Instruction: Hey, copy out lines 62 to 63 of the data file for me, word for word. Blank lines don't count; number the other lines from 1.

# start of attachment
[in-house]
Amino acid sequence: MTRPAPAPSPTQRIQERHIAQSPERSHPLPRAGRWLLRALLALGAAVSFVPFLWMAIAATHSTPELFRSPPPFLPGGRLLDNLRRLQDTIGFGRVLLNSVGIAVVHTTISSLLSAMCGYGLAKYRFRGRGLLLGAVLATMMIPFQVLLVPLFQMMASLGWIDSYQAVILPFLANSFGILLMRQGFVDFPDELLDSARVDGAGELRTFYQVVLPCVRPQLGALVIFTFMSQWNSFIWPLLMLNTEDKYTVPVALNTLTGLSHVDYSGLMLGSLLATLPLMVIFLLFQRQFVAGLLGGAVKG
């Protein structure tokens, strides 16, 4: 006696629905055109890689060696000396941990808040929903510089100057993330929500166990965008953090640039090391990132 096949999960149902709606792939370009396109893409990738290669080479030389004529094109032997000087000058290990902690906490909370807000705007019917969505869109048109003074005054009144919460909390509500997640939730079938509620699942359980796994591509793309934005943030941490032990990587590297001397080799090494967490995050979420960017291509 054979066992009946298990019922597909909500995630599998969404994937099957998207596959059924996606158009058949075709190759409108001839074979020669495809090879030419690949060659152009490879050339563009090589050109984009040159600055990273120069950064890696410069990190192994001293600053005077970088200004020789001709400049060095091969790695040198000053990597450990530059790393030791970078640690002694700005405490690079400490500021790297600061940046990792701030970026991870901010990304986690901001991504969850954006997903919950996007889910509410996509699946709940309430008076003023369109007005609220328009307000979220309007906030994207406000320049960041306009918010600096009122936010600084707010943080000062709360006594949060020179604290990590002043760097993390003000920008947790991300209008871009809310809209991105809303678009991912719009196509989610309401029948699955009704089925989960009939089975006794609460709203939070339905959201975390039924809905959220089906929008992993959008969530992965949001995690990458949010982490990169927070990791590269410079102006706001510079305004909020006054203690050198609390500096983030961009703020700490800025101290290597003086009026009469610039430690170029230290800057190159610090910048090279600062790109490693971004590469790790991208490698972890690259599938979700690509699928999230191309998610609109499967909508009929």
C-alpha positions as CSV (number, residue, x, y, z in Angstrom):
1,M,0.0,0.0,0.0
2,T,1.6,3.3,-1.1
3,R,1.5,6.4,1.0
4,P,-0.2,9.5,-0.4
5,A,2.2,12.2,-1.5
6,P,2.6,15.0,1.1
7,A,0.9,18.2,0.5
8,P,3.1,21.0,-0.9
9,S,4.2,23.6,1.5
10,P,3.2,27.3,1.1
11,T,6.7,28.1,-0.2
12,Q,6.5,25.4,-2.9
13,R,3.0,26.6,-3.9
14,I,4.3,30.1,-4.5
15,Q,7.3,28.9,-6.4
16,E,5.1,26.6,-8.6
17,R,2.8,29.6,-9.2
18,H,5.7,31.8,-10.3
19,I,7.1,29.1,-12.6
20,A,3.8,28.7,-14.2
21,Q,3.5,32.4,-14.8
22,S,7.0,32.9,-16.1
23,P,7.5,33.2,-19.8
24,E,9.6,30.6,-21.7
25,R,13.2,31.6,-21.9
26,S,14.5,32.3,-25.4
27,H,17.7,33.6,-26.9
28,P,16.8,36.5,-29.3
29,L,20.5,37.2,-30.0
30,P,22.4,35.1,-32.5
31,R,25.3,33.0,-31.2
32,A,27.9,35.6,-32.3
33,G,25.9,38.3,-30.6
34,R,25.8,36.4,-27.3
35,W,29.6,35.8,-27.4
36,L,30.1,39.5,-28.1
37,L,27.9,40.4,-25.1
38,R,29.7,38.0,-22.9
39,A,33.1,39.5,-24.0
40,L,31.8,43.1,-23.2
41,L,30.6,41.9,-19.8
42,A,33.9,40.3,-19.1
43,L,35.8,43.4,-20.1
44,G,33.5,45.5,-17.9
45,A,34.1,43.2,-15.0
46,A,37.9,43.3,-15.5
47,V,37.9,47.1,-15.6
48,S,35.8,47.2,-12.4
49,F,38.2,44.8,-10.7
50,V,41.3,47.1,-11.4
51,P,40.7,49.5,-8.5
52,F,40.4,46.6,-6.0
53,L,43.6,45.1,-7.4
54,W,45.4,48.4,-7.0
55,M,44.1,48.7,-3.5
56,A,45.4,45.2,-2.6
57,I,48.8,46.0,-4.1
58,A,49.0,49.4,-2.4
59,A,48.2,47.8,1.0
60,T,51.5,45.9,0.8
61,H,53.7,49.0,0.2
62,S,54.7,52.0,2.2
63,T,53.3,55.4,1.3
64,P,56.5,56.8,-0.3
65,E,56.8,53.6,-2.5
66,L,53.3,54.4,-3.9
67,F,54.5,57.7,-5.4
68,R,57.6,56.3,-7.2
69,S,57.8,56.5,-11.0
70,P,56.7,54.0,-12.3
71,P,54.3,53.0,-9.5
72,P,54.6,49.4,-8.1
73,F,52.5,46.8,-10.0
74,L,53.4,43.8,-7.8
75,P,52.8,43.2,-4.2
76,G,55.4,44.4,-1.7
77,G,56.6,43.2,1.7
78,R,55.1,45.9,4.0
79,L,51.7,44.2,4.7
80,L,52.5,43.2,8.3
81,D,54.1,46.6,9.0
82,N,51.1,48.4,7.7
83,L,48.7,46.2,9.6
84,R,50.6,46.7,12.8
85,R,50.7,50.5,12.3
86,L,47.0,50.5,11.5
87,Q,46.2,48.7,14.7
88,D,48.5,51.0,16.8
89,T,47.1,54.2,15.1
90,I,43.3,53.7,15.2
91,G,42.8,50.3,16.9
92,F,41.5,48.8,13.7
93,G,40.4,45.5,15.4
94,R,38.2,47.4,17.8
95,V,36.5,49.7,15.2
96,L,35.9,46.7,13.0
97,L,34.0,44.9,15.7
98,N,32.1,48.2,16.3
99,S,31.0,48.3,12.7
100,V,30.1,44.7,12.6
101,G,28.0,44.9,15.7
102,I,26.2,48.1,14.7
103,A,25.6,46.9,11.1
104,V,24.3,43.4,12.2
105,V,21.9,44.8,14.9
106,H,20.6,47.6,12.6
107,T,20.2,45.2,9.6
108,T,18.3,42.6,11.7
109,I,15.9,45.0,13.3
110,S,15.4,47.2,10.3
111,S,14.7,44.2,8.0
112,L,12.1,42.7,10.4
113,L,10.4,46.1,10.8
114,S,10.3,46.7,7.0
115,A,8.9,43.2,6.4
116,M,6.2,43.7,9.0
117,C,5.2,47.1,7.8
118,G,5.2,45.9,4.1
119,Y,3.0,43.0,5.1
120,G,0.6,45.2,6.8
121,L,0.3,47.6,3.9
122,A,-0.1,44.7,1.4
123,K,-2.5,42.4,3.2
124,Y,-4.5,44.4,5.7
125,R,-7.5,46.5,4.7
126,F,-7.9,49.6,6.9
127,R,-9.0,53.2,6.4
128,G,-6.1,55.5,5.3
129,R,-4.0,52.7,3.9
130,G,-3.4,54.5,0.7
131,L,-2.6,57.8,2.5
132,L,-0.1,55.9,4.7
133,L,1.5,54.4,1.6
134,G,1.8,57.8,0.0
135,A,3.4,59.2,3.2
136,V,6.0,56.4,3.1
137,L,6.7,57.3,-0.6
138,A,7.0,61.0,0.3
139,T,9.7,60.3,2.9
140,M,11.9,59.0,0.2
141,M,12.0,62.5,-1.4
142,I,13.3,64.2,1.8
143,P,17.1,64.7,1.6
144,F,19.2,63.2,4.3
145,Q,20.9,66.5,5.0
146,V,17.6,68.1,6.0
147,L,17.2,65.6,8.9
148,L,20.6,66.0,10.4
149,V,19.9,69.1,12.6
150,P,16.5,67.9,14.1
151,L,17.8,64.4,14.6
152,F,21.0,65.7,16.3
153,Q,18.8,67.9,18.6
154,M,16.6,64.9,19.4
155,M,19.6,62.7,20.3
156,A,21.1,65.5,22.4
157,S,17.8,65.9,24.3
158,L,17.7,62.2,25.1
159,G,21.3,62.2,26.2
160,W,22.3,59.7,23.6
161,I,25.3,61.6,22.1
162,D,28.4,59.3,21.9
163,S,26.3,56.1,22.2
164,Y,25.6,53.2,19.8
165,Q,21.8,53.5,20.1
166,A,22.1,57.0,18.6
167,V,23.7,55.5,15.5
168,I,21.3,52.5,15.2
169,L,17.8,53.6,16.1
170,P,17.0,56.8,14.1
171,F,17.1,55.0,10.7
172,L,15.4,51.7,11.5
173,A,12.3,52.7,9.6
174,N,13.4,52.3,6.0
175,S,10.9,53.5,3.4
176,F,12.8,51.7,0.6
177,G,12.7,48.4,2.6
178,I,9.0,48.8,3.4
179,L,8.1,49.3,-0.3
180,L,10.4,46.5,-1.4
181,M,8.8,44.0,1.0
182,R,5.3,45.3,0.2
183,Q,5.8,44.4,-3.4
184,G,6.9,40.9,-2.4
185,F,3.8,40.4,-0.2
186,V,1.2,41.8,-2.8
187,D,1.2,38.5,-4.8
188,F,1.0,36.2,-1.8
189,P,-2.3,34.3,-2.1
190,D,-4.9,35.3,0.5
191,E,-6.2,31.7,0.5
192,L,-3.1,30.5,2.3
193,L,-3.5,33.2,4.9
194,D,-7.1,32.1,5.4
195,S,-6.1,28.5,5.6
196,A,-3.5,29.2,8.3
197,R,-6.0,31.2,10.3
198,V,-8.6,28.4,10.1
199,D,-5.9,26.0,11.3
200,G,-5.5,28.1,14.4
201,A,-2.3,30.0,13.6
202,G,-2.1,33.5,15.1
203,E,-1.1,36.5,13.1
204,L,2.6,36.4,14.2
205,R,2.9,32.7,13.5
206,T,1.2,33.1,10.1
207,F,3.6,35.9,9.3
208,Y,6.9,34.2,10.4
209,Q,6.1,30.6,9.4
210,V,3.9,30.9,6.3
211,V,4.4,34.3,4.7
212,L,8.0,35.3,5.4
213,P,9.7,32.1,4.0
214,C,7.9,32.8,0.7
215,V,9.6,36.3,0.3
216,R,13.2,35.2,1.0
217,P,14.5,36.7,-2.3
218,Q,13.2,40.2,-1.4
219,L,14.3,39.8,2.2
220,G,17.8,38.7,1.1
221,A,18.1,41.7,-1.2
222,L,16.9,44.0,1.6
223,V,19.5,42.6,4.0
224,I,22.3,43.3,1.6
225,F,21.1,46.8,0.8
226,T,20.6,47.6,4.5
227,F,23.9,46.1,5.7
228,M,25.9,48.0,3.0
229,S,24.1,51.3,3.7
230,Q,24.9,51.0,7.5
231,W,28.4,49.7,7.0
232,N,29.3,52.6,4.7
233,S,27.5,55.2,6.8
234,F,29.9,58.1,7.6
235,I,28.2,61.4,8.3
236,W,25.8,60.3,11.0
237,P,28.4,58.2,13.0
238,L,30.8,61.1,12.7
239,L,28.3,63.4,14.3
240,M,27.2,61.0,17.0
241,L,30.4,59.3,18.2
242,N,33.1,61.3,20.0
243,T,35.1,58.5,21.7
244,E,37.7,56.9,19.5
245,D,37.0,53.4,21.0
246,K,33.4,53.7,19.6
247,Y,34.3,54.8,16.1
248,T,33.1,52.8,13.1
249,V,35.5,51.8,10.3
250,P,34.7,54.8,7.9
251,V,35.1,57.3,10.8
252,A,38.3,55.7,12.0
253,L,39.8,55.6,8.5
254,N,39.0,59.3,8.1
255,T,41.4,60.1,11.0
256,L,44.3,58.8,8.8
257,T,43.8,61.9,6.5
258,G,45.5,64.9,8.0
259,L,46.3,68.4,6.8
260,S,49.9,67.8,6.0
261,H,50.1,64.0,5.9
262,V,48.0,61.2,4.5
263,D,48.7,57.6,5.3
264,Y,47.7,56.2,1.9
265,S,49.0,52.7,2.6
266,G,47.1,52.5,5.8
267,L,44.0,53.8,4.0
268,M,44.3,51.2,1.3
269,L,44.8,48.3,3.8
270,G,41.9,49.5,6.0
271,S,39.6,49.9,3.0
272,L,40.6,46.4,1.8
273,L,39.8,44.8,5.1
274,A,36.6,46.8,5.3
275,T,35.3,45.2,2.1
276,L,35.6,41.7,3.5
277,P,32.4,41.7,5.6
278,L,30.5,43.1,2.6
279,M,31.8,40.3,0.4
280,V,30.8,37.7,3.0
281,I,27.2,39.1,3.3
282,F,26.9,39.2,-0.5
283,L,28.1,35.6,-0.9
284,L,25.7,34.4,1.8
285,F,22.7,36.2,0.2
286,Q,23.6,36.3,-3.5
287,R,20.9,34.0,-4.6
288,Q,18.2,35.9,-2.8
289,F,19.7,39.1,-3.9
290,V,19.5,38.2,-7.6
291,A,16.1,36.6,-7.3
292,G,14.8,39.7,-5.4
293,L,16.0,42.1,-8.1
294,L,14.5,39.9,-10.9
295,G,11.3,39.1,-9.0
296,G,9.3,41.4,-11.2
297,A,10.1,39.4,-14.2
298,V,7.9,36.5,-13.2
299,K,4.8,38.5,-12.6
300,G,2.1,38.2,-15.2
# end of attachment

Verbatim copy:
58,A,49.0,49.4,-2.4
59,A,48.2,47.8,1.0